Wealthy Kenyans and foreigners send their children to private schools, which are taught in English and enjoy lavish resources. The working poor often opt to send their children to parochial or local private schools, known as informal schools, that take no money from the government but charge fees that are slightly higher than public schools’. Some provide a basic education, but many do not. Sixteen percent of Kenya’s poor school-age children do not attend any school because their parents can’t afford even the smallest school payments. All Kenyan schools are required to teach the precisely prescribed national curriculum, which is taught in Kiswahili and English and mastery of which is measured by an eighth-grade test called the K.C.P.E. Obtaining a high grade on the K.C.P.E., which is seen as a sign of a child’s industriousness, intelligence and moral rectitude, means a student may continue on to high school.

When I read this description of the African status quo, I immediately saw a dystopian scenario for our country’s schools, one that is emerging as I write this. Compare the situation in our country to that described in Kenya, focussing on the highlighted sections:

  • Our telecommunications corporations provide cheap mobile phones in the hands of millions of  farmers, merchants and low-wage workers, and mobile banking  is already in place making it increasingly easy for citizens to roll up large debt while acquiring lots of “things”.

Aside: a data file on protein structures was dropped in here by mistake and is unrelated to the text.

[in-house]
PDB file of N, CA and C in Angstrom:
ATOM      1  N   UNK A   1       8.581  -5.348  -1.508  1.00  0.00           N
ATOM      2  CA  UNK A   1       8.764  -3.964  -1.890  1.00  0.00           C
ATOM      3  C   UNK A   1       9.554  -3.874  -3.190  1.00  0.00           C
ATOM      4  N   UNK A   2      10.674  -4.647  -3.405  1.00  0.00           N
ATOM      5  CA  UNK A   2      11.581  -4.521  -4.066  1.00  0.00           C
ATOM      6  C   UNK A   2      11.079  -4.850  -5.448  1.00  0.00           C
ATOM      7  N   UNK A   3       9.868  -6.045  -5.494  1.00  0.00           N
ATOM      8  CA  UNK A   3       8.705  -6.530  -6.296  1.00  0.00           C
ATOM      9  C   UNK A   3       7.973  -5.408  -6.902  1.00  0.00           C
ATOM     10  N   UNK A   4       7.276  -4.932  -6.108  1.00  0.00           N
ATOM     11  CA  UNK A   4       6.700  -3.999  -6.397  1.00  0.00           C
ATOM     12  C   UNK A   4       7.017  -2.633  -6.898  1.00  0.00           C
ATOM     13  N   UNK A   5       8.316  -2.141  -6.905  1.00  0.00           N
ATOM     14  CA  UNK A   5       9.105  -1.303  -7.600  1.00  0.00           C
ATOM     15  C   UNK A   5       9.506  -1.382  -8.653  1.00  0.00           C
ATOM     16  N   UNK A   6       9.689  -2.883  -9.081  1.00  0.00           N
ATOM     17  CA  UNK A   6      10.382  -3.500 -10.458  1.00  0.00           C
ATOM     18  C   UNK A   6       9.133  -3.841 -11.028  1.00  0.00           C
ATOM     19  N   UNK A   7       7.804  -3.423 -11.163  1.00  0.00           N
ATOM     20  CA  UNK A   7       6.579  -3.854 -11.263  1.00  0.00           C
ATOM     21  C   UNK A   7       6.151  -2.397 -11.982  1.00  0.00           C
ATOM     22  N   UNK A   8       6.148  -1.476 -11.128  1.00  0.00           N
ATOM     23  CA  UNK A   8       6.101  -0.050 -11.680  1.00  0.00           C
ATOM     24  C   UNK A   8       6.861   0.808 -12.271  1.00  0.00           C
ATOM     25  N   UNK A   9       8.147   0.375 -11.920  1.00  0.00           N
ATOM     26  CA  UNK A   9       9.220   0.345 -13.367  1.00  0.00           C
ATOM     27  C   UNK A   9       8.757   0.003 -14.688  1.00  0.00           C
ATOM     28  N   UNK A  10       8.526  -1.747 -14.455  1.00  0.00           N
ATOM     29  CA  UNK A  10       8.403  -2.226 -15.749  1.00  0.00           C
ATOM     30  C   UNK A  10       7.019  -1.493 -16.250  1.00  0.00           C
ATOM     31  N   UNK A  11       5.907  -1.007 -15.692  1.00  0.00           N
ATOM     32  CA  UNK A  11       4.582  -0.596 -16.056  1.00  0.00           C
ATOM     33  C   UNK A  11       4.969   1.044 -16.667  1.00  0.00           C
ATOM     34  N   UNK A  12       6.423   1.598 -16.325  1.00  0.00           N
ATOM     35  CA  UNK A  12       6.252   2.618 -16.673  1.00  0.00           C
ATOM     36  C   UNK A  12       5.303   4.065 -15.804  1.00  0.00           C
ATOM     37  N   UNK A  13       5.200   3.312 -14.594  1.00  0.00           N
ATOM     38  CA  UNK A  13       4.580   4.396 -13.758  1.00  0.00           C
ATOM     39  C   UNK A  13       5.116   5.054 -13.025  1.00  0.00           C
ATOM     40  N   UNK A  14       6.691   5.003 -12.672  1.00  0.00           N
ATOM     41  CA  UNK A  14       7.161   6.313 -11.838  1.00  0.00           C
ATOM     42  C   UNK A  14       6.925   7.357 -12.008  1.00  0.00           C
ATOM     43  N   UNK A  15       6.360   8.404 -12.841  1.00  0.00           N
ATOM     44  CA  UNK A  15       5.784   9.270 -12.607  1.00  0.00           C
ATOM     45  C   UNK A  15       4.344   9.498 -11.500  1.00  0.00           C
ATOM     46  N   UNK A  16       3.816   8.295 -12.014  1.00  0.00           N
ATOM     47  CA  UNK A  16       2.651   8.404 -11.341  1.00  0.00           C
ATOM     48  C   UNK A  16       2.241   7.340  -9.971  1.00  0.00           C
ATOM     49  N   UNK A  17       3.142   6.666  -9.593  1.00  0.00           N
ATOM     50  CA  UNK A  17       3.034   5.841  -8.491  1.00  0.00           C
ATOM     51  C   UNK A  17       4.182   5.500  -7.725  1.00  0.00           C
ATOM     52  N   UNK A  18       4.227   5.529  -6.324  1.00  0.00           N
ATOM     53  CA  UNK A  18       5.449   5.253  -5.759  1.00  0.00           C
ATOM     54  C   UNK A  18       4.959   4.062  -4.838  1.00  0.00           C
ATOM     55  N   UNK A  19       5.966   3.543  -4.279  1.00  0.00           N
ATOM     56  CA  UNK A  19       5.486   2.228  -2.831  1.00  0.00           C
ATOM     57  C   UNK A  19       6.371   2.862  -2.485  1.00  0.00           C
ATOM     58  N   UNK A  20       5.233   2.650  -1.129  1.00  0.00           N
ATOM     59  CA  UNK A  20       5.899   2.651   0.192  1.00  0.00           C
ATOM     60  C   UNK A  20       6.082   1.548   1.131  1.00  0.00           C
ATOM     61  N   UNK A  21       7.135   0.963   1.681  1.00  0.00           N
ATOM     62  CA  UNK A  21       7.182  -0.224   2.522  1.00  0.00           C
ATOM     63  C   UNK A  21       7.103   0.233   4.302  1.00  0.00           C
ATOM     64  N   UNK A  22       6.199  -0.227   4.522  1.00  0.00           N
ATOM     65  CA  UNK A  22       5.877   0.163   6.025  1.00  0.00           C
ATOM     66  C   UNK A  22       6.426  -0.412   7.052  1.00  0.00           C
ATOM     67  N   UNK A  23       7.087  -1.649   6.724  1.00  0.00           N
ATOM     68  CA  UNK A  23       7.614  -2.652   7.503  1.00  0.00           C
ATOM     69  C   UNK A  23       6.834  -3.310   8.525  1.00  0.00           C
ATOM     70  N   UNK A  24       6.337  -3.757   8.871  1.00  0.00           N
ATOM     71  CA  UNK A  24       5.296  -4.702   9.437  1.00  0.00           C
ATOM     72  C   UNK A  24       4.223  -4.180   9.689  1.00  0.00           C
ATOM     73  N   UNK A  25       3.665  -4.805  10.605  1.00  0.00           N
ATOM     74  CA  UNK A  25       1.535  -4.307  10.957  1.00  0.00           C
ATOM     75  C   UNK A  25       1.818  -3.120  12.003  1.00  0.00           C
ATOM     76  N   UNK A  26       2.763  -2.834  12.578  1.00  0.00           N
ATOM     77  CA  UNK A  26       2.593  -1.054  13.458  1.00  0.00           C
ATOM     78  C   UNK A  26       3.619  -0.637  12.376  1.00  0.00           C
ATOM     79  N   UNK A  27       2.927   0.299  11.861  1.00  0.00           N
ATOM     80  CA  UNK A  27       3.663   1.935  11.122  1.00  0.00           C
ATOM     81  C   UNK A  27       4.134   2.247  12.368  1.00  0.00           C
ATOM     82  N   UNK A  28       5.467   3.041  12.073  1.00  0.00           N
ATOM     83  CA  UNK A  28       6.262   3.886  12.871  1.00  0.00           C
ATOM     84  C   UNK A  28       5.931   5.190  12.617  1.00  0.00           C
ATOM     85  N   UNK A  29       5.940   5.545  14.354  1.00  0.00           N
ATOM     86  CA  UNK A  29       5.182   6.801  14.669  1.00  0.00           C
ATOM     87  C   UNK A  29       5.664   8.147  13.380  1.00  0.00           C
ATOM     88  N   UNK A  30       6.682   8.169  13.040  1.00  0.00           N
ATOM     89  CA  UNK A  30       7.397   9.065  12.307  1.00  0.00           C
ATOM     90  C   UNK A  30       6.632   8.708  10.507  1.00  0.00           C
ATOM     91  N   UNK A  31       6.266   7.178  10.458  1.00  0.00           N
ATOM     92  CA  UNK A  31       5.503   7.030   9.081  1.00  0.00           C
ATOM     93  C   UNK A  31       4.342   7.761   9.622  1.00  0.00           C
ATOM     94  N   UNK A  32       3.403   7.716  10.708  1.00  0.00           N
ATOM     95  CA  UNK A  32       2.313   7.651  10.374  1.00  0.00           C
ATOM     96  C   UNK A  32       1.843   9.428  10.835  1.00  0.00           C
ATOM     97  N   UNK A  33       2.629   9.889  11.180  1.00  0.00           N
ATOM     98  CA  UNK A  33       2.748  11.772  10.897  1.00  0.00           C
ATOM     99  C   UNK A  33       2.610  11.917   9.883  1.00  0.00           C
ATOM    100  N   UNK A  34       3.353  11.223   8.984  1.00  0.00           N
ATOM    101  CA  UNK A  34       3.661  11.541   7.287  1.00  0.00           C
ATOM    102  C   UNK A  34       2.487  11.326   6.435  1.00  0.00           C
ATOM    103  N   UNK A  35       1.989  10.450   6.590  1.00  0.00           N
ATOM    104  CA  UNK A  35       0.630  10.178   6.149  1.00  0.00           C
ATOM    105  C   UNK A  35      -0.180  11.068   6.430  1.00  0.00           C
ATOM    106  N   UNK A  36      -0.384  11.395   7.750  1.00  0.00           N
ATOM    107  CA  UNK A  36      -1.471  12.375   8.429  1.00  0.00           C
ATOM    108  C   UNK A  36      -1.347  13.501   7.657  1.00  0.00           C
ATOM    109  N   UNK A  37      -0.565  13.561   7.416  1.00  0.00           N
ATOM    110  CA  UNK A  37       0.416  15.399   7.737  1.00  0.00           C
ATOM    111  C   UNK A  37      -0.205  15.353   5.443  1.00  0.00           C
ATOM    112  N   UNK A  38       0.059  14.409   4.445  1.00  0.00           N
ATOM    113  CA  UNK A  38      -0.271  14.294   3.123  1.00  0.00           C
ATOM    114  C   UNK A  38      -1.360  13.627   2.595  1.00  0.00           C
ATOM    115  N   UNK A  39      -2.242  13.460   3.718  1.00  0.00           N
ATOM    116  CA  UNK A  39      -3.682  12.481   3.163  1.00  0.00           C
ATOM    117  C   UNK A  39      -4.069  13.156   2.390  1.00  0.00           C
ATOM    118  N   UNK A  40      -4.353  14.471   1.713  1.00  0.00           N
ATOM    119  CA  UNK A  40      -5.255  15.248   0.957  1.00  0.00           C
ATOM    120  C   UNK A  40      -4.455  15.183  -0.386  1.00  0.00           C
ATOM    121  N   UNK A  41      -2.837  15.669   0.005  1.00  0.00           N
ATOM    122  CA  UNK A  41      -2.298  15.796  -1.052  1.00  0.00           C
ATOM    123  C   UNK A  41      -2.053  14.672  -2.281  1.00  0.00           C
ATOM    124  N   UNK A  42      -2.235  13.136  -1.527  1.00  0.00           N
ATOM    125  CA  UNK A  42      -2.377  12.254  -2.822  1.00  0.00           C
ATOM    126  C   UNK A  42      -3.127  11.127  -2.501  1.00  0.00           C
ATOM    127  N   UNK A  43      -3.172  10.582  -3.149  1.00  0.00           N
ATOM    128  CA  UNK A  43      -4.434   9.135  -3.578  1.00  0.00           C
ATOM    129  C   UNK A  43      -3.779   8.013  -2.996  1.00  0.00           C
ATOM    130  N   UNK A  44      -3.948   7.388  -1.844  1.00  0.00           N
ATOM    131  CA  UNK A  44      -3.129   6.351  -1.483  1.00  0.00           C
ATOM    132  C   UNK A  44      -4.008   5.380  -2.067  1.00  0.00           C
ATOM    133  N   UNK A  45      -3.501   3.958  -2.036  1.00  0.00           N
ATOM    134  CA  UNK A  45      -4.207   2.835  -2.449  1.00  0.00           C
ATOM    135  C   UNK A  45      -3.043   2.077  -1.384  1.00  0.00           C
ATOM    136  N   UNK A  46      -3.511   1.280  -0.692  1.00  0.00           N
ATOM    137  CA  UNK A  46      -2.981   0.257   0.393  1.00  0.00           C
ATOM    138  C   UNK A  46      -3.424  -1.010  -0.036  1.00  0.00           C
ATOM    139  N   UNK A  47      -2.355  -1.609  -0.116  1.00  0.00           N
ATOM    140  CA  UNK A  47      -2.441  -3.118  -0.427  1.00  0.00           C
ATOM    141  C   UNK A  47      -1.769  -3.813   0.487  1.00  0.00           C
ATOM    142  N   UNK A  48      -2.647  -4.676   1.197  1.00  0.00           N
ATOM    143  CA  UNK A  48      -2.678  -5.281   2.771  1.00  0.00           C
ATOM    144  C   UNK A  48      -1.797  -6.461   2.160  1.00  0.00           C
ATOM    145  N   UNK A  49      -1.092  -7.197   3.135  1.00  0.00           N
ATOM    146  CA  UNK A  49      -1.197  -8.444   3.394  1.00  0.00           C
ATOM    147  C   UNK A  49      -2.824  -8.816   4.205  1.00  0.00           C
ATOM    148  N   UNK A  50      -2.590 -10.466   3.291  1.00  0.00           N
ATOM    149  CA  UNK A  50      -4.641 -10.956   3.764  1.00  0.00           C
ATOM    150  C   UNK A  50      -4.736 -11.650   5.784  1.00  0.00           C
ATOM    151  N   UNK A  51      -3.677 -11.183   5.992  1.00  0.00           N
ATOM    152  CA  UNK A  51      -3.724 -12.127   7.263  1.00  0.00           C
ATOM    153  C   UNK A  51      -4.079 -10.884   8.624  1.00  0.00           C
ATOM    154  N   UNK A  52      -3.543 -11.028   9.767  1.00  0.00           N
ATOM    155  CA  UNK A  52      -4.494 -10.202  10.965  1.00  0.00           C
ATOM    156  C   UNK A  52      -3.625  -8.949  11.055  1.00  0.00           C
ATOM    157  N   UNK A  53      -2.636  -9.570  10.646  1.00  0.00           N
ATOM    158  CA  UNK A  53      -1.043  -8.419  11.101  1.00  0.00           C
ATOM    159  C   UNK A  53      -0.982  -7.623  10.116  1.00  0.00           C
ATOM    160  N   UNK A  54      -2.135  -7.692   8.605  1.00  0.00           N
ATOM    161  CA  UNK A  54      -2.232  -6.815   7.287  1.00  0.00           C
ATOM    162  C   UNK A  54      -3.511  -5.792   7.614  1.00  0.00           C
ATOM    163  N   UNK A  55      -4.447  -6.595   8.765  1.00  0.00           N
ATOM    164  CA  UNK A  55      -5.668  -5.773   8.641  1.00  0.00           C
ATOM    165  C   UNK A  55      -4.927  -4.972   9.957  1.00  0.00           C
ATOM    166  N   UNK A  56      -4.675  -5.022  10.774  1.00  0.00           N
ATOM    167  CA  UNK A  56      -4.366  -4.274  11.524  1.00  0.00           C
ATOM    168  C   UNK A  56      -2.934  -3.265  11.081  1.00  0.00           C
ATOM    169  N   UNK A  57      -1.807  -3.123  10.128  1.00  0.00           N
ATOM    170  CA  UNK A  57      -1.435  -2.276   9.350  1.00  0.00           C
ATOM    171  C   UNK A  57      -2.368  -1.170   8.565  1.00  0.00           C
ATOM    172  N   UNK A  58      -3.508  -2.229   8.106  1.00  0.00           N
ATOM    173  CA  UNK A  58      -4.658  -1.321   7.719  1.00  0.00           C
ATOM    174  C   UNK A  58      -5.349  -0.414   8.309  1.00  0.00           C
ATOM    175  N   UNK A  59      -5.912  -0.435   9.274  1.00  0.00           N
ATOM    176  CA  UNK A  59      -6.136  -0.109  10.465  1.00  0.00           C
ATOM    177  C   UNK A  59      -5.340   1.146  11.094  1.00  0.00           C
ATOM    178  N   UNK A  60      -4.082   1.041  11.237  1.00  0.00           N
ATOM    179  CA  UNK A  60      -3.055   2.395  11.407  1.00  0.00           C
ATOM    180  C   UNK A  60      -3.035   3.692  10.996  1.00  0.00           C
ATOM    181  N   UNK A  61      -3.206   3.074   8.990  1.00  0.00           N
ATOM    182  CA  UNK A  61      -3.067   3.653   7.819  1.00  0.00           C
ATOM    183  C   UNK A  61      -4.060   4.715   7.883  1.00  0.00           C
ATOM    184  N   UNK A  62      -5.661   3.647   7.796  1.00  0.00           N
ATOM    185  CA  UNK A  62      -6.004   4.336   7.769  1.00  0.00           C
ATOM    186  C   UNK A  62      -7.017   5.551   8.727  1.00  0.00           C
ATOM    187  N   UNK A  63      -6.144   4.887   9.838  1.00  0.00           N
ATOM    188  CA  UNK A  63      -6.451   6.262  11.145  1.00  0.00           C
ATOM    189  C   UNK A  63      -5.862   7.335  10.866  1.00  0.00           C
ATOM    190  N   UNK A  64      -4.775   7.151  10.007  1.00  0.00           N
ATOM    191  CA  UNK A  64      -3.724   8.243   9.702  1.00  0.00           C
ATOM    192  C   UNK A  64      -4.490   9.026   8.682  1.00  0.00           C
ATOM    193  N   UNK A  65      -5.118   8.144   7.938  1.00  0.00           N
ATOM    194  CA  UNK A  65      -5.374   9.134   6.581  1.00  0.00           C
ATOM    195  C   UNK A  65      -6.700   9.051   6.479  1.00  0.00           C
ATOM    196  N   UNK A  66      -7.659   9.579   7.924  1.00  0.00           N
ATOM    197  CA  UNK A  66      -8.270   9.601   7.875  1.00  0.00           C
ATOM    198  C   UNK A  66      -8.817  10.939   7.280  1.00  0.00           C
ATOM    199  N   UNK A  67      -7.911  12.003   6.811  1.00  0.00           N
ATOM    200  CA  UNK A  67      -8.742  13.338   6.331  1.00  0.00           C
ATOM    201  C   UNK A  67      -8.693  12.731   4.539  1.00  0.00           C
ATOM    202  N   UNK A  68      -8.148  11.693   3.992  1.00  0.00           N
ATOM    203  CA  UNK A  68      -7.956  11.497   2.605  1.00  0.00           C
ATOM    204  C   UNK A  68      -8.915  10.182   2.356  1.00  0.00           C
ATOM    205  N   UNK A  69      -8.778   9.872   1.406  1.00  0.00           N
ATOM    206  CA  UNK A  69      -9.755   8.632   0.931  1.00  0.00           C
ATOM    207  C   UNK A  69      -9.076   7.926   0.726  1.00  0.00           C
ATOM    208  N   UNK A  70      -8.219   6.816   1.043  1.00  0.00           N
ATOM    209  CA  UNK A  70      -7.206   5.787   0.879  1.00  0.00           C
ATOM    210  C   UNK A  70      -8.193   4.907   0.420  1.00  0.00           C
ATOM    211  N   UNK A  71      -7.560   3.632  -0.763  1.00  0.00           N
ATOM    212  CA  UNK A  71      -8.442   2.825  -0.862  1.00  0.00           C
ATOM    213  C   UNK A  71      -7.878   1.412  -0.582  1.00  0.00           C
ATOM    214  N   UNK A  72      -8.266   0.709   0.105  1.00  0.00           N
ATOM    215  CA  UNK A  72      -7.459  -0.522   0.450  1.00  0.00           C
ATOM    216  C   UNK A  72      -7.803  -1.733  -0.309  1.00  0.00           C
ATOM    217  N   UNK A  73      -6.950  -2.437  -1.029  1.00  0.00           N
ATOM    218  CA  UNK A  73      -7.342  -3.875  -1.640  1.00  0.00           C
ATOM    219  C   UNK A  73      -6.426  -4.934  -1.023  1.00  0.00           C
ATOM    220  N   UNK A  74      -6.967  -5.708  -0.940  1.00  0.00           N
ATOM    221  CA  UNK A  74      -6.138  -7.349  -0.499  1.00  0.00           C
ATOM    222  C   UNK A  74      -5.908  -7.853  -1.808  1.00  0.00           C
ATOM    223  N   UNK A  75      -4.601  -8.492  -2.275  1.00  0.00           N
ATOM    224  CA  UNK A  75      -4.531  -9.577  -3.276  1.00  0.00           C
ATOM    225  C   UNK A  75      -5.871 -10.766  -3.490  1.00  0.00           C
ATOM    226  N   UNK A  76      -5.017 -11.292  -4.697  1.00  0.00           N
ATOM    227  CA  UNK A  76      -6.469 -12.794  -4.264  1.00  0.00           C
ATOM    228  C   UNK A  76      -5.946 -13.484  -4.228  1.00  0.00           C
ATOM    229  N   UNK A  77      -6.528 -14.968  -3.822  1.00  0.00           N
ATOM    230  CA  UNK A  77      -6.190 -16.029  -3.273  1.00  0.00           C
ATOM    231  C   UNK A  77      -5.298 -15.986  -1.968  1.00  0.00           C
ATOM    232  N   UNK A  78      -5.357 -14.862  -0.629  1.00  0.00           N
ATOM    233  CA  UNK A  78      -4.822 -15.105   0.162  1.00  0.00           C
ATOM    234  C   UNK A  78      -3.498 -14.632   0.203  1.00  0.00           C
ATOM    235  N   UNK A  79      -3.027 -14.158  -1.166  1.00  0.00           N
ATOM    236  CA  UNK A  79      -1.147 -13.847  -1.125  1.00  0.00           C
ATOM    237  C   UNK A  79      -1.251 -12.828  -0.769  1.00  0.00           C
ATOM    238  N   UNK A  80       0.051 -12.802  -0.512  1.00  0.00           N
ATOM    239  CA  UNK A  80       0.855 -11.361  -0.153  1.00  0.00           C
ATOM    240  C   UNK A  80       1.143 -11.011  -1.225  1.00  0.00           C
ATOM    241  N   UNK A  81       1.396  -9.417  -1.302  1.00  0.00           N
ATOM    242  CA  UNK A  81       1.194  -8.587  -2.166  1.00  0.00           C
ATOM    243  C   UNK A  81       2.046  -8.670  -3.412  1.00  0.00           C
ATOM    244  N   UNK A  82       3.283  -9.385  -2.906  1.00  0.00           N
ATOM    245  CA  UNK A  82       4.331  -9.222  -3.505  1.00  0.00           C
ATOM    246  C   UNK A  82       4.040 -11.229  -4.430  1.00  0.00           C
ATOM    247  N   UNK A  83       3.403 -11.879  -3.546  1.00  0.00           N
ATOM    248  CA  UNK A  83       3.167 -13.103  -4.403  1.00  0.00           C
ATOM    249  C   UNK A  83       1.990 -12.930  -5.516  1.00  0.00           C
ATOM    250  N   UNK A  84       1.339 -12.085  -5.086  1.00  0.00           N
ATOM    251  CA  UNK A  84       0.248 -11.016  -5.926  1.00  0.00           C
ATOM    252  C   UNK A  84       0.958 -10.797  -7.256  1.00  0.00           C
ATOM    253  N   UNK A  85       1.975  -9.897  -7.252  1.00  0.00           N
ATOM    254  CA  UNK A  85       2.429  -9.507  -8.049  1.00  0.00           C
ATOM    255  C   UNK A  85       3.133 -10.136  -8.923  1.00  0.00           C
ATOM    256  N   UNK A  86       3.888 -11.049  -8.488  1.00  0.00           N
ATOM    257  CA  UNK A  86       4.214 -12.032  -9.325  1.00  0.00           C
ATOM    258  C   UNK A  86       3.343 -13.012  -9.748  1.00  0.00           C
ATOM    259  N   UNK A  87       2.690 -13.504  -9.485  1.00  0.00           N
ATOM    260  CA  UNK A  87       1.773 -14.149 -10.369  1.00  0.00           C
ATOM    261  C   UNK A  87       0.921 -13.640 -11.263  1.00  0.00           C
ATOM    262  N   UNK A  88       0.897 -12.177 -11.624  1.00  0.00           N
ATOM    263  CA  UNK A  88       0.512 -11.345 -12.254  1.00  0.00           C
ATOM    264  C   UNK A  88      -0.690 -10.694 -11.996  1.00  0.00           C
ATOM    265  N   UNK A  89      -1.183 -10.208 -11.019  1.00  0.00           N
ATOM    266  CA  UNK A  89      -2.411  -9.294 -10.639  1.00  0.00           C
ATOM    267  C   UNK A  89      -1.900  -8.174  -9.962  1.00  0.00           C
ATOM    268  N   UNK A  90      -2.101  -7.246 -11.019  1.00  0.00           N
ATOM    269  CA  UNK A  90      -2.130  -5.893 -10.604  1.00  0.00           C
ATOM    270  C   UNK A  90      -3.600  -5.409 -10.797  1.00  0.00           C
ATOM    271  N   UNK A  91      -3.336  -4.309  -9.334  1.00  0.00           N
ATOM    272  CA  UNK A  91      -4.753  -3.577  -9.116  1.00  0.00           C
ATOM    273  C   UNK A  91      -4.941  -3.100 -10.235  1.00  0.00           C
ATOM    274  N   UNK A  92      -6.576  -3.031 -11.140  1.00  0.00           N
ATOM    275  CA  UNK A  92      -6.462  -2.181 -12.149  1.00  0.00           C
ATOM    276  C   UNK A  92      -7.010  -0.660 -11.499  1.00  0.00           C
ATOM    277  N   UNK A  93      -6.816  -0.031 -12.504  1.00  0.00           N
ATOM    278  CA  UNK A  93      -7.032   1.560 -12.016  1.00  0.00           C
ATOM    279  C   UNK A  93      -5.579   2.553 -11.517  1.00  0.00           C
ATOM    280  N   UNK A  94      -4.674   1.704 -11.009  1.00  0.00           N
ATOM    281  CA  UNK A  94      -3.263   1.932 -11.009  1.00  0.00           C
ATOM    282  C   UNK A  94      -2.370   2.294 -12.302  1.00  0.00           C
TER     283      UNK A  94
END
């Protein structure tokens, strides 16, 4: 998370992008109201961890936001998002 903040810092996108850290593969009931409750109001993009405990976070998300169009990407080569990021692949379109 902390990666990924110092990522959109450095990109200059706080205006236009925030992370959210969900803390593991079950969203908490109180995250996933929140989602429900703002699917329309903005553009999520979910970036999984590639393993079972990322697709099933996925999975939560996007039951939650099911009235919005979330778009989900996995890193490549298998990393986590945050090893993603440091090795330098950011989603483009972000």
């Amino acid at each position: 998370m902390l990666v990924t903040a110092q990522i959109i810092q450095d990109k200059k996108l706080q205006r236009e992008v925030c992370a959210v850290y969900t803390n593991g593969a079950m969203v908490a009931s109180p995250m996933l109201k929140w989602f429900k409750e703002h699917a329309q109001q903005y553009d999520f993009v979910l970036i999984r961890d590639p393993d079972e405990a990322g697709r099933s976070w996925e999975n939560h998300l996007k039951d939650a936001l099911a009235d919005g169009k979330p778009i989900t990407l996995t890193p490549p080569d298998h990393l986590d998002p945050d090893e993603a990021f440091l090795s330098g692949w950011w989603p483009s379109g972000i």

• Our national and and state governments have not developed a means of providing “enough schools for the poor children”, with infrastructure initiatives stalled at the federal level and state budgets unable to provide funds for renovations or new construction.
  • Our public schools are increasingly underfunded to the point where teachers make out-of-pocket contributions for necessary school supplied and parents in some districts are charged small amounts to cover costs for things like transportation, extra-curricular activities, and textboooks.
  • Disturbingly, in a country that is far and away more affluent that Africa, our schools’ quality varies, and, as noted above, in some reading materials, textbooks and even chalk can be in short supply.
  • Also, based on standardized testing, learning levels for children are low: too large a number of third graders cannot do second-grade work. And while some catch up, many don’t. 
  • Because of the deficiencies that exist in many districts serving children raised in poverty, the working poor often opt to send their children to parochial or local private schools…a trend that is likely to be reinforced by our nascent federal and state policies that promote vouchers.